May day, May day

  • Weekly update
  • 2 minute read

Markets

  • In local terms, equity markets had a largely negative week. The UK was the biggest detractor, falling -1.04% followed by the US (-0.84%), Europe (-0.43%) and Emerging Markets (-0.23%). On the other hand, Japan saw mild gains (+0.10%).
  • Government bonds saw broad-based gains in local terms, as UK gilts rose +0.99%, whilst Europe and the US gained +0.20% and +0.42% (in GBP). UK corporate bonds fell -0.57%.
  • GBP depreciated -0.46% vs EUR, -0.78% vs JPY and -0.08% vs USD.
  • In USD terms, the oil price fell -6.58% on the week while gold rose +0.13%.

Macro

  • In the UK, Theresa May announced that she will resign office on the 7th of June, with a Conservative leadership election to officially start a week after. May’s decision prompted several high profile Tory candidates to throw their name into the ring, with Boris Johnson currently the bookies’ favourite. Given the variety of the current candidates’ stances on Brexit, it is unclear at this stage what direction the new PM will take the country in, with the UK still scheduled to leave in EU at the end of October. The door still remains open to either a “no deal” Brexit or a general election; both of which will likely cause volatility in UK assets.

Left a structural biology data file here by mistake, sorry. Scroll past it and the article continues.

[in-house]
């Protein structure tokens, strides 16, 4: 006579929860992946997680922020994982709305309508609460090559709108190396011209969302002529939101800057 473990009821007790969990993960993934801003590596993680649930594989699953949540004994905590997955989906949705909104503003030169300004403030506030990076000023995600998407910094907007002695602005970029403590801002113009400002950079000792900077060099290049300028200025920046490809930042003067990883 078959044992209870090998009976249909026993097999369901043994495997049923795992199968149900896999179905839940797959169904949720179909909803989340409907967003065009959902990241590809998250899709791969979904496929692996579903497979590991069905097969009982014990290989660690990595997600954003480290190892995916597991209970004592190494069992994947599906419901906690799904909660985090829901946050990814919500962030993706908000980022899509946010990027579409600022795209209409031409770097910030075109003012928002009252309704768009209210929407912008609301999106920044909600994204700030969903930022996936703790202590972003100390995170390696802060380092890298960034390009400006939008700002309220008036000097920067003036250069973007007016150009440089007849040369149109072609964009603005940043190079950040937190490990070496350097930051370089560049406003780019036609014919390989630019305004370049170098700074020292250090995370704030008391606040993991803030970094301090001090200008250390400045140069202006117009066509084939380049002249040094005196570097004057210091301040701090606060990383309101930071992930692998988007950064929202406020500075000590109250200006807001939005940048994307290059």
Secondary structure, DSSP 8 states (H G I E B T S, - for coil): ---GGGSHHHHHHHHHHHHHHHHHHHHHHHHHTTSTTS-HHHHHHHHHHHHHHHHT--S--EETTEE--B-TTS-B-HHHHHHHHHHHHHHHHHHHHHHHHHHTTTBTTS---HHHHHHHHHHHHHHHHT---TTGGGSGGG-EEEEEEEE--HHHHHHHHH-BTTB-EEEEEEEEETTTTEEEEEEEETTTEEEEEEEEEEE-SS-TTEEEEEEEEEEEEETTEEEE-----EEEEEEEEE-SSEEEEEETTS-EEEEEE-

• In the interim, we had the results of the European parliamentary elections. In the UK, Brexit dominated the agenda with the newly formed Brexit Party winning 29 MEP’s. This however does not tell the entire story, as parties with anti-Brexit positions such as the Liberal Democrats and the Green party both performed well (16 & 7 MEP’s respectively). This result, to some degree, mirrored that seen on the continent, where parties in the political centre lost ground, but this mostly benefitted the Greens and the Liberals while the far-right was strengthened less than anticipated. In the aftermath of the results, GBP was weaker vs. USD whilst Italian bond levels jumped, after strong gains shown by the far-right Northern League party.

Our view

  • Global growth has weakened somewhat, but Chinese stimulus, better survey data and accommodative monetary policy lead us to expect it to remain positive.
  • While geopolitical risk remains elevated, relations have thawed a little and we believe this remains an environment favouring equities over bonds.
  • Within our regional equity allocation, we favour those regions most attractively positioned to benefit from the improvement in the global growth dynamic.

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